was accepted as significant at P < 0.05.
RESULTS
Effects of CFA Injection and TENS Application
on Thermal Hyperalgesia of Rats
CFA injection produced an area of localized swelling,
erythema, and hypersensitivity to thermal stimuli,
which persisted for the duration of experiment (48 hr).
As shown in Table 2, the response time of HPL to thermal stimuli of CFA-injected rats at 1 hr decreased significantly (P < 0.05, N ¼ 6) when compared with that of
control group. However, TENS application could increase
the response time of HPL both in control and CFA injection groups significantly (#P < 0.05, N ¼ 6).
Effects of CFA Injection and TENS Application
on c-Fos Expression in the Spinal Dorsal
Horn, the SI Area of Cortex, and the
Amygdala of Rats
As shown in Fig. 1A, c-Fos protein expressed in the
ipsilateral laminae I and II of the spinal dorsal horn,
the contralateral SI area of cortex, and the amygdala.
The numbers of c-Fos positive neurons in the ipsilateral spinal dorsal horn, the contralateral SI area of
cortex, and the amygdala increased significantly at 1
hr post CFA injection (P < 0.05, N ¼ 6, Fig. 1B and E).
In addition, 20 min TENS stimulation also increased
c-Fos protein expression significantly in the ipsilateral
spinal dorsal horn, the contralateral SI, and the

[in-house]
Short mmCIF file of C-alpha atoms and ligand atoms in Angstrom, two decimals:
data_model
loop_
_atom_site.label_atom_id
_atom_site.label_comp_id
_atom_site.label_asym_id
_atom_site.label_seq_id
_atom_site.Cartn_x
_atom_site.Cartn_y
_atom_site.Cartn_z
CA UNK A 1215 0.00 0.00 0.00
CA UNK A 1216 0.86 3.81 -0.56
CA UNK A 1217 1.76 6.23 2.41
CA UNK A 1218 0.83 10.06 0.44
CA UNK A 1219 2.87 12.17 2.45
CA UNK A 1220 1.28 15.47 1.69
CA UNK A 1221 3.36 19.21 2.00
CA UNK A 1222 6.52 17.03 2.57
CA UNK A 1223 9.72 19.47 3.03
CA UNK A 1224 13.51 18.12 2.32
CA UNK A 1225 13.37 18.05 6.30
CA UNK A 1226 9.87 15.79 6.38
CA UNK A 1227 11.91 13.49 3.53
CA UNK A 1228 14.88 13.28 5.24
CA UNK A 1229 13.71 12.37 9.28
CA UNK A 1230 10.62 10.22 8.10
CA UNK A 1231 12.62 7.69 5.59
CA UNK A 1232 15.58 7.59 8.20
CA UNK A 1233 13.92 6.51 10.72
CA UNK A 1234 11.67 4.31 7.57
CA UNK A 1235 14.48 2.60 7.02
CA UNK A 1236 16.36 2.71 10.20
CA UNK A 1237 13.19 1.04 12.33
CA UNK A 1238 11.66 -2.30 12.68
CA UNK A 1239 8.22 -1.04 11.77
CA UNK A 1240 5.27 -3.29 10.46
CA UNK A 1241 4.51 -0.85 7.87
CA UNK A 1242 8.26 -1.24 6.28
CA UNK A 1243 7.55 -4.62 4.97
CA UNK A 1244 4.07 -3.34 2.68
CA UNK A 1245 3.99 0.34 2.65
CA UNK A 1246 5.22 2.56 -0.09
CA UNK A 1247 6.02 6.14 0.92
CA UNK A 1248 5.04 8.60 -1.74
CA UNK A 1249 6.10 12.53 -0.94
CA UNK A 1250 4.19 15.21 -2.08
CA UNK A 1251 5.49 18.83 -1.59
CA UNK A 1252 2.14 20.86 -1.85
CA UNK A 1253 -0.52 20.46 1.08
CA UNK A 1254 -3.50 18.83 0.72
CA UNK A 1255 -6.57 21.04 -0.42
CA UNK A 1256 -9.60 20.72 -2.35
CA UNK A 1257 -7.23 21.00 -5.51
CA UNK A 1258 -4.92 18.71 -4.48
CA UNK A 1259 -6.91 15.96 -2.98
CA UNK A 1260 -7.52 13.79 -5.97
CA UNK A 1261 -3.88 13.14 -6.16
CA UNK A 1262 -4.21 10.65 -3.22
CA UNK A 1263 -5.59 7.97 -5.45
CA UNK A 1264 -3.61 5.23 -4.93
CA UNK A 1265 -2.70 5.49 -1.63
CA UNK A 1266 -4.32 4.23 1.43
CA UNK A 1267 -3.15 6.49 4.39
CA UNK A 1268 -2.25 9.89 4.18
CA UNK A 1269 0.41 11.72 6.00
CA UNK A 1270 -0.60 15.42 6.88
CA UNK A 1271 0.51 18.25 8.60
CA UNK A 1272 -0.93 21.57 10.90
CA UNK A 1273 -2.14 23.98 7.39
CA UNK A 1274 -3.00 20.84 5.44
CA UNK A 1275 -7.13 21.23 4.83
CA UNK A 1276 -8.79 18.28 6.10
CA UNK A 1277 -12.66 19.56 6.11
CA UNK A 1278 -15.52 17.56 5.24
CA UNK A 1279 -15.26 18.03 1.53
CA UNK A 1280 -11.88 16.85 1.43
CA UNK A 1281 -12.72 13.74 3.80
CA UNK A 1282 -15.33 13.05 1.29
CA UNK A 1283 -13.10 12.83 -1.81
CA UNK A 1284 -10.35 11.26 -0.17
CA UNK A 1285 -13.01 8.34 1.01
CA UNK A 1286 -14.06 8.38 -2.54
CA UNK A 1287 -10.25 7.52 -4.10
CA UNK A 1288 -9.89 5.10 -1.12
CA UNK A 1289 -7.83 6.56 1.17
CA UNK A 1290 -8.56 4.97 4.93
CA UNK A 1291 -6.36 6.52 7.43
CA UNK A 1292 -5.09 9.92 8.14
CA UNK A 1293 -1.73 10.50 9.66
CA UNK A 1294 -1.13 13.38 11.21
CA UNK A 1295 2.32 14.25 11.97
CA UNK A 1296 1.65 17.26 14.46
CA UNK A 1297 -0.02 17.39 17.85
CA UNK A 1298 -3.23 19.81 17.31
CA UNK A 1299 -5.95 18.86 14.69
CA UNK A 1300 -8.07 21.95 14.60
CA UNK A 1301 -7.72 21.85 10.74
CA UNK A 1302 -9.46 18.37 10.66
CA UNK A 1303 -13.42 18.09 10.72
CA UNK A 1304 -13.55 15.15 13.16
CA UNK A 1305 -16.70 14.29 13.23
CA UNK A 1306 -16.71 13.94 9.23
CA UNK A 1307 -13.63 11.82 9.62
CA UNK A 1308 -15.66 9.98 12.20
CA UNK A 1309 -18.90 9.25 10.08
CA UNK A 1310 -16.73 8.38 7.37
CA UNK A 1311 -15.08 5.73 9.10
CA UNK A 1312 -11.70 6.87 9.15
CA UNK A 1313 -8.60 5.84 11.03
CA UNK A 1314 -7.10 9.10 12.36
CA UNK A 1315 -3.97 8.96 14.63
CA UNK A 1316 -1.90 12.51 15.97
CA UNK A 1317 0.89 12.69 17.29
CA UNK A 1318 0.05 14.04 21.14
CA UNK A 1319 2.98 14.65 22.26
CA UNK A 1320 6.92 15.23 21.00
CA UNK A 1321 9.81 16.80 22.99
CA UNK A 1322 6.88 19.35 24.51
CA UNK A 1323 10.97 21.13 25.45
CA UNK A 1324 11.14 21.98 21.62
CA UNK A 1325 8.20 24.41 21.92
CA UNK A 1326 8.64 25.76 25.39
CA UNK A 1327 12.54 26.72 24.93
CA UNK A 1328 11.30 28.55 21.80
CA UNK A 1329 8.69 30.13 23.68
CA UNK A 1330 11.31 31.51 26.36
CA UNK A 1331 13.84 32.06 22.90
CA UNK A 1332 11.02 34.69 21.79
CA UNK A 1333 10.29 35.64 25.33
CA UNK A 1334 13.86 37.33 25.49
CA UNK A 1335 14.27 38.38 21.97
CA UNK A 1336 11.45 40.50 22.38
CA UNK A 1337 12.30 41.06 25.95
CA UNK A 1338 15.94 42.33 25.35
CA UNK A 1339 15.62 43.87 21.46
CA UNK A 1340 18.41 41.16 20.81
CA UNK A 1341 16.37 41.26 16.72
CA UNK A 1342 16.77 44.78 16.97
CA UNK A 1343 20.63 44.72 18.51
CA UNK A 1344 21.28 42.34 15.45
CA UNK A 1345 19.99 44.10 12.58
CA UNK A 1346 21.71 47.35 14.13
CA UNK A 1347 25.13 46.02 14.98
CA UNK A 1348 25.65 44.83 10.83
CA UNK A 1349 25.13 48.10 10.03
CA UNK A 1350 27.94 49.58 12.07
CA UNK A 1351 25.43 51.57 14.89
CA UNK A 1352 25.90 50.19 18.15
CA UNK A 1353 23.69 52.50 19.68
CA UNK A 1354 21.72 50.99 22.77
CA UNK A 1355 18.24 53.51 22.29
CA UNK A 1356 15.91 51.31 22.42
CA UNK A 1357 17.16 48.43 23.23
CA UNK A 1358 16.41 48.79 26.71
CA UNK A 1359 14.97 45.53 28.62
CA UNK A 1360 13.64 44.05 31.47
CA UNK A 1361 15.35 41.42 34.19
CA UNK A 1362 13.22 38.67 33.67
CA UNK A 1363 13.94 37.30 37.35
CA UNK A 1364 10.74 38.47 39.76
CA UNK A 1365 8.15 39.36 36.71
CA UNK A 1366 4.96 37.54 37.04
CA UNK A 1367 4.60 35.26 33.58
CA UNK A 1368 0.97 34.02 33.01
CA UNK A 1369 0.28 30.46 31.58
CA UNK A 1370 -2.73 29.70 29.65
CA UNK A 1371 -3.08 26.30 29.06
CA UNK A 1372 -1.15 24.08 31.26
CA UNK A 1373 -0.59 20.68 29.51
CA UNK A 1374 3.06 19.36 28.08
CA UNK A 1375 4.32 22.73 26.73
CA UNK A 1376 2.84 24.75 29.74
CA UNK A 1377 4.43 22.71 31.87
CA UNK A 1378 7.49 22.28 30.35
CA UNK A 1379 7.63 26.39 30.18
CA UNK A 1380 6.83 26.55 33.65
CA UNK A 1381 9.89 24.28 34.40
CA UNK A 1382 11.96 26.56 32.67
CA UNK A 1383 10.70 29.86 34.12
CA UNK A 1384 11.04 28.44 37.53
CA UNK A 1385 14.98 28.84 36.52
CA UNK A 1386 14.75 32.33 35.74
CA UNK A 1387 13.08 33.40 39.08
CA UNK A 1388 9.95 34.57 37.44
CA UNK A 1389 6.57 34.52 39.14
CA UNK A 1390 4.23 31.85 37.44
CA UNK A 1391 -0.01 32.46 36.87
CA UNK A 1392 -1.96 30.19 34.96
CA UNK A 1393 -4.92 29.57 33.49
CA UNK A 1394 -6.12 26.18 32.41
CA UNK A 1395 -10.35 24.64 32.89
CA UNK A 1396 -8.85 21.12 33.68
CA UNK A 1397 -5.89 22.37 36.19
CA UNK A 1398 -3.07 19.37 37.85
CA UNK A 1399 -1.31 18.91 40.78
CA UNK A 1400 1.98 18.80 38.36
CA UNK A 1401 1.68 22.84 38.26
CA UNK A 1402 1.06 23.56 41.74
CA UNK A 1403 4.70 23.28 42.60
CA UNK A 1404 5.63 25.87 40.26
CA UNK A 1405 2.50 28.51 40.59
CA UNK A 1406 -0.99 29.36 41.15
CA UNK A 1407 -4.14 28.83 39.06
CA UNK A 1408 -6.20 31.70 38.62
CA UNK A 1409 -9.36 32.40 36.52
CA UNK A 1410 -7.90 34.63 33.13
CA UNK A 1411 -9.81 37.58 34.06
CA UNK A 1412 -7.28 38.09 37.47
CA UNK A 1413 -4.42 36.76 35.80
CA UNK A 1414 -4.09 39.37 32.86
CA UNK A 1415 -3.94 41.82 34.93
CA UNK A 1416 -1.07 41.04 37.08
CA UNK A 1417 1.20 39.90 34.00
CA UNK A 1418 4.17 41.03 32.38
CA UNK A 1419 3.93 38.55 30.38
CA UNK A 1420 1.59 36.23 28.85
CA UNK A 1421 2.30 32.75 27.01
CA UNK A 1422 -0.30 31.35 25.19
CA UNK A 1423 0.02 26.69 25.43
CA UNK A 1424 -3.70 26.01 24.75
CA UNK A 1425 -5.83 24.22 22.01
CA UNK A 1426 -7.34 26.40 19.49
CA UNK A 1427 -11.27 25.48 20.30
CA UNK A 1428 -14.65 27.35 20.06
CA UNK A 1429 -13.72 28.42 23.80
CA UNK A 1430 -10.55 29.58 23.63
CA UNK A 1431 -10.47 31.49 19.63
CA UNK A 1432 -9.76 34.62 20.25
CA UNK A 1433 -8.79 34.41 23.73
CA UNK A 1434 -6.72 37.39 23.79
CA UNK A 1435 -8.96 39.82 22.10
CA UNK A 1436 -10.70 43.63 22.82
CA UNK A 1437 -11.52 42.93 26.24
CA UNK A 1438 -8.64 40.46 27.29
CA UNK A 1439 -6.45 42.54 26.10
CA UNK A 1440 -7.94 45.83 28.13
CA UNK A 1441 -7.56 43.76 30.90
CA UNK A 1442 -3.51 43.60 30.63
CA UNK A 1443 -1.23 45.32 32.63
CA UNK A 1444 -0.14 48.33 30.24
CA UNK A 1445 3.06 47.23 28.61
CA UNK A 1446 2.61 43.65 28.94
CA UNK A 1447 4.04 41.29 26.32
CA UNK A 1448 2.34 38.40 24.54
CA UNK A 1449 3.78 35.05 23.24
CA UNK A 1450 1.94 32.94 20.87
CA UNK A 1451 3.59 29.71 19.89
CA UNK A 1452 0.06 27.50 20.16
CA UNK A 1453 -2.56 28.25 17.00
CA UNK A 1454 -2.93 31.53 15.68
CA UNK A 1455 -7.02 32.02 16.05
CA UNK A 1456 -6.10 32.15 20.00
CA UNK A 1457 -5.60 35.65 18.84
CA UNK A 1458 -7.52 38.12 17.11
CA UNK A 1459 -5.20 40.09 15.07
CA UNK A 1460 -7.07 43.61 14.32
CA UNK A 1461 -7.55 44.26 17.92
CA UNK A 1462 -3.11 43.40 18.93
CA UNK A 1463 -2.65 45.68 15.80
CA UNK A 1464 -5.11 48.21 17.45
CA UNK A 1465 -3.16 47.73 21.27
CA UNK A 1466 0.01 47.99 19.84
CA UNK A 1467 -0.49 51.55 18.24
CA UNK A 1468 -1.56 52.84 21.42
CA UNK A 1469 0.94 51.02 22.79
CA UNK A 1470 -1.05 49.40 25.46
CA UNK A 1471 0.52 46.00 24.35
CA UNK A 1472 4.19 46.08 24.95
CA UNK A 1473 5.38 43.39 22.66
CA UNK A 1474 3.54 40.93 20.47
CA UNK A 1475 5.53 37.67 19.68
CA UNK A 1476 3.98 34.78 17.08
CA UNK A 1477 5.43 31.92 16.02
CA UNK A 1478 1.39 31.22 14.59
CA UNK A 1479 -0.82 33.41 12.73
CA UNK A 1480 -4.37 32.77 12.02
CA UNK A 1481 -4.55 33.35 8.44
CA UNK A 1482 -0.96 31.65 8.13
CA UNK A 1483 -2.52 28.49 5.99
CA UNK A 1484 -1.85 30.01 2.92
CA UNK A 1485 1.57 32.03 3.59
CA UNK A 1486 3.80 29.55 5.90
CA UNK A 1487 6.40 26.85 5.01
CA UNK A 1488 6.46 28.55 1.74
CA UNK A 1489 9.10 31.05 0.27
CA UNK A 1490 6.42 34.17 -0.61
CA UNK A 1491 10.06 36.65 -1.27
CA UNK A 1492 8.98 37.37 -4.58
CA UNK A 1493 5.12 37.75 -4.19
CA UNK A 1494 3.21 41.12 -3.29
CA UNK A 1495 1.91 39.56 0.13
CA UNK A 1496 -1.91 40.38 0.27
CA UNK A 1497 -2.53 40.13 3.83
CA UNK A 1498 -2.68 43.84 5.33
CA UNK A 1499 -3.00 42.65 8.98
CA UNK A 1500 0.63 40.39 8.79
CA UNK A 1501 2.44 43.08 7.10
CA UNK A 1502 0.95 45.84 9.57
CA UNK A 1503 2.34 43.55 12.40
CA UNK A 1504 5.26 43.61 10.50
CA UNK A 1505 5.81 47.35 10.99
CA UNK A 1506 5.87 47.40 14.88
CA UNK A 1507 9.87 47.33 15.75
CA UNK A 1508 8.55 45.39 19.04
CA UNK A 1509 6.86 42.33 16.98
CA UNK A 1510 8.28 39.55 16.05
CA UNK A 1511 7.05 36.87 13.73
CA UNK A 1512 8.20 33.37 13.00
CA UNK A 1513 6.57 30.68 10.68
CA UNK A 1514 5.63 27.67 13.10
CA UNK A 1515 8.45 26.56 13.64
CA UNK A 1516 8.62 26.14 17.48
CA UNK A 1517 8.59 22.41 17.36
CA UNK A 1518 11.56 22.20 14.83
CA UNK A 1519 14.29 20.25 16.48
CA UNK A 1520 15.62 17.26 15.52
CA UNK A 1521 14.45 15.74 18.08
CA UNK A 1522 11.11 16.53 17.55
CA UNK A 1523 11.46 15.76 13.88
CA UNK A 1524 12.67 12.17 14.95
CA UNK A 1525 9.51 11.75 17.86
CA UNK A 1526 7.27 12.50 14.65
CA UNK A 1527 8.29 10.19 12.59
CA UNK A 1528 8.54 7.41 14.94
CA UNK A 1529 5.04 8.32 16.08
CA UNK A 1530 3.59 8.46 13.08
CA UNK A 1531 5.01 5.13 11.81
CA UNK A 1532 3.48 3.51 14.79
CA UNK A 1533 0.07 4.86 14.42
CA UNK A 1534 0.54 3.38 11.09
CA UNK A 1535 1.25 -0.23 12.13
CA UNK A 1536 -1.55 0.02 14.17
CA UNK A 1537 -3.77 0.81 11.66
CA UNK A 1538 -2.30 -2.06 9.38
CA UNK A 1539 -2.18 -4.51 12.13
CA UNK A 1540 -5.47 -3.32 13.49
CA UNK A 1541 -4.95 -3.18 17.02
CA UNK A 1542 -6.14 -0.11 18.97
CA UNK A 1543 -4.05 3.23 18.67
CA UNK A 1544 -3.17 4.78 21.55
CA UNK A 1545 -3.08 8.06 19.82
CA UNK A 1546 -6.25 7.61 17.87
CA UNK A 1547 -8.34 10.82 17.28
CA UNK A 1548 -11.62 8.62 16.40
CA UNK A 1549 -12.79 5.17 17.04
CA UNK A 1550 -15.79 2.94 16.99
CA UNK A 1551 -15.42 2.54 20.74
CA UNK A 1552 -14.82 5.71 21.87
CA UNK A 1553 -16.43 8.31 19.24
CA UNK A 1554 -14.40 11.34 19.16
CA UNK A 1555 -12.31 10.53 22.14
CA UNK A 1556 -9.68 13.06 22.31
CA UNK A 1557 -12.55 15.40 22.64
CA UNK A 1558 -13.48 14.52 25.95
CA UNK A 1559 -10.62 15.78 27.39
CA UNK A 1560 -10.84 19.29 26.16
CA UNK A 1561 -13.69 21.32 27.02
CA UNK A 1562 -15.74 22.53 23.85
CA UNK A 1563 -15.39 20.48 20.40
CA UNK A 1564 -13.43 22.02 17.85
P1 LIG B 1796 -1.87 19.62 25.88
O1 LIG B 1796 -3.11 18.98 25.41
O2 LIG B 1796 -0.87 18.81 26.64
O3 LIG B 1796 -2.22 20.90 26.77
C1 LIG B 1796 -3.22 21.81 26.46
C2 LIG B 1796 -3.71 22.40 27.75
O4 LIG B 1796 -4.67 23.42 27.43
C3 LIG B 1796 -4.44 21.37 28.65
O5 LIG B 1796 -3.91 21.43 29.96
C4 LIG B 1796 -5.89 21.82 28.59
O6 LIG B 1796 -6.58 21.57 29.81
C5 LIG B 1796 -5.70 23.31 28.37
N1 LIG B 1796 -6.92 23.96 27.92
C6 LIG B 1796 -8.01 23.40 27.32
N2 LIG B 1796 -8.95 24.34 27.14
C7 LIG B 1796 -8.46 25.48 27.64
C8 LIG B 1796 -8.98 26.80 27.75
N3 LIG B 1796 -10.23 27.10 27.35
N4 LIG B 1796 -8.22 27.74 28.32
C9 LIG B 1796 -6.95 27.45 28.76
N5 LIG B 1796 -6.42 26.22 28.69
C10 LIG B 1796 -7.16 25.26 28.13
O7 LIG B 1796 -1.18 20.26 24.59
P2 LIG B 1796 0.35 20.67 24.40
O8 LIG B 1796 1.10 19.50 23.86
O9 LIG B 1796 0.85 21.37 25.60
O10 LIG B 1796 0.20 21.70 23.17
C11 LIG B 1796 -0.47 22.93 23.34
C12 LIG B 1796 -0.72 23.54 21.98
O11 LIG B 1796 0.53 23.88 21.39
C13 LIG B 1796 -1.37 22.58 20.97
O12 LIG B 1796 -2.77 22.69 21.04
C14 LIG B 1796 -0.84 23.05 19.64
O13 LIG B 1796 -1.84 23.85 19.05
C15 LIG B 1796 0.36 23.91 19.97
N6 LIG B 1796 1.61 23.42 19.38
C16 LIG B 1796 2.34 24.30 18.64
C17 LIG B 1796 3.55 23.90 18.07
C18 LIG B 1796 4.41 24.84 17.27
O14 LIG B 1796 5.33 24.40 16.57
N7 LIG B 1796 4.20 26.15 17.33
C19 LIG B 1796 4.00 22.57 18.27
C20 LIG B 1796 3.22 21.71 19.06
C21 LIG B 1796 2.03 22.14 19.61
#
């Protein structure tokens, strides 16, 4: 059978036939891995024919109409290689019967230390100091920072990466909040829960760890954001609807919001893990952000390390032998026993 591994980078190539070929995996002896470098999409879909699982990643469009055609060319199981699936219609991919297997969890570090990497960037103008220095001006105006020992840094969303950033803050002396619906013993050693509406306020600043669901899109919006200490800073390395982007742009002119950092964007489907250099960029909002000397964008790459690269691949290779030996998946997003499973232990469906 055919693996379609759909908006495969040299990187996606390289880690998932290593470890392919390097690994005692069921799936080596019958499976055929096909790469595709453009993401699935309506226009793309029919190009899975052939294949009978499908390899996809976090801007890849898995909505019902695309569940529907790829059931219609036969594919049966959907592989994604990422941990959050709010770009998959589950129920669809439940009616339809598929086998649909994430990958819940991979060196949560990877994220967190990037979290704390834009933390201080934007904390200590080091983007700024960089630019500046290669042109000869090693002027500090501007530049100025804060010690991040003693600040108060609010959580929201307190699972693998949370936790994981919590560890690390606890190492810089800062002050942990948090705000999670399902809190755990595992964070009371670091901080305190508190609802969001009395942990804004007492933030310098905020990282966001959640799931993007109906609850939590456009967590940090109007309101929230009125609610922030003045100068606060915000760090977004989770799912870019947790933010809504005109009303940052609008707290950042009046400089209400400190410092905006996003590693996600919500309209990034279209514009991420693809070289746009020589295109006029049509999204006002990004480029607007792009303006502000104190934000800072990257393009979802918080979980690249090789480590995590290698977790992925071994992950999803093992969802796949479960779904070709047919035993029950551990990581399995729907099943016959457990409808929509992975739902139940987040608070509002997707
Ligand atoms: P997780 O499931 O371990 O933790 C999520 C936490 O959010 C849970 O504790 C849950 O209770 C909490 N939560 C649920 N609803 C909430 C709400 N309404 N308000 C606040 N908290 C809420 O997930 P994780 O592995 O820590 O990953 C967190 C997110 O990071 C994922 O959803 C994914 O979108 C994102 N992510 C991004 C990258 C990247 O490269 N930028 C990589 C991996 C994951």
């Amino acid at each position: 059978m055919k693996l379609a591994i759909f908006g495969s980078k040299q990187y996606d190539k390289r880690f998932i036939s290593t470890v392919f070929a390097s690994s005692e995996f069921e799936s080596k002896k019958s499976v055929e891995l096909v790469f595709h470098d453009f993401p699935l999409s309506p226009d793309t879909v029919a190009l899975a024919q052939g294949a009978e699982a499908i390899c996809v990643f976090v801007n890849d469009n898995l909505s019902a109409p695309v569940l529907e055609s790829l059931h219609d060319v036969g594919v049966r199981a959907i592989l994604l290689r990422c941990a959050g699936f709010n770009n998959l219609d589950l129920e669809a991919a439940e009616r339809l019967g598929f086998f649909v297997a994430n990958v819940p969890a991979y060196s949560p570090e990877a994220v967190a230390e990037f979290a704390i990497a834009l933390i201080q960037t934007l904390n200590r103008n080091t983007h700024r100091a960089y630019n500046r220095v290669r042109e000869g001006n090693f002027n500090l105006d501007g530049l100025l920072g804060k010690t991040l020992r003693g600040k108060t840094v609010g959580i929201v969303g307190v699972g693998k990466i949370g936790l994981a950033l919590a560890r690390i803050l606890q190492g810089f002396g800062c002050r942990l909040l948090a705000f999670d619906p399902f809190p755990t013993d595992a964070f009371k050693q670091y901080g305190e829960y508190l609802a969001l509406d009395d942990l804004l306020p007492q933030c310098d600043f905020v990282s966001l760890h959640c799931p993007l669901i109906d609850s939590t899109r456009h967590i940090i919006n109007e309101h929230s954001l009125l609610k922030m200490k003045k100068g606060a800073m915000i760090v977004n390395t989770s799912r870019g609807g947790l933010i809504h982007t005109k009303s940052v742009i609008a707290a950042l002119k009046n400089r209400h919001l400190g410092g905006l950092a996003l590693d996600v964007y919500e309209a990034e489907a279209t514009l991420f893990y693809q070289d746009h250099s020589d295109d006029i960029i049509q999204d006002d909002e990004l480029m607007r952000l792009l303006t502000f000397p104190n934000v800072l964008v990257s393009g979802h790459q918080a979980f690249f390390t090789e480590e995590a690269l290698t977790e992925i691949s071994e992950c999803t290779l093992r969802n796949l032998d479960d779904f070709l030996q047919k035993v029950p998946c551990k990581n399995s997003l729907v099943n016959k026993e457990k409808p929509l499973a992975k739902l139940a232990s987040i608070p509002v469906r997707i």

1210
YANG ET AL.
Fig. 1. Effects of CFA injection and TENS application on c-Fos
expressions in ipsilateral spinal dorsal horn, contralateral SI area of
cortex, and amygdala of rats. Typical results of c-Fos immunostaining
in the ipsilateral laminae I and II of the spinal dorsal horn, contralateral
SI area of cortex, and amygdala of rats following injections of saline
solution and sham transcutaneous electrical nerve stimulation (TENS,
A), complete Freund’s adjuvant (CFA, B), TENS application (C), and
TENS at 0.5 hr post CFA (D). *P < 0.05 versus control group, #P <
0.05 versus CFA-treated group, N ¼ 6 per group.
amygdala (Fig. 1C and E). However, 20 min TENS
stimulation started at 0.5 hr post CFA injection could
reduce the number of c-Fos positive neurons in the ipsilateral spinal dorsal horn, but not in the contralateral SI area of cortex and the amygdala, when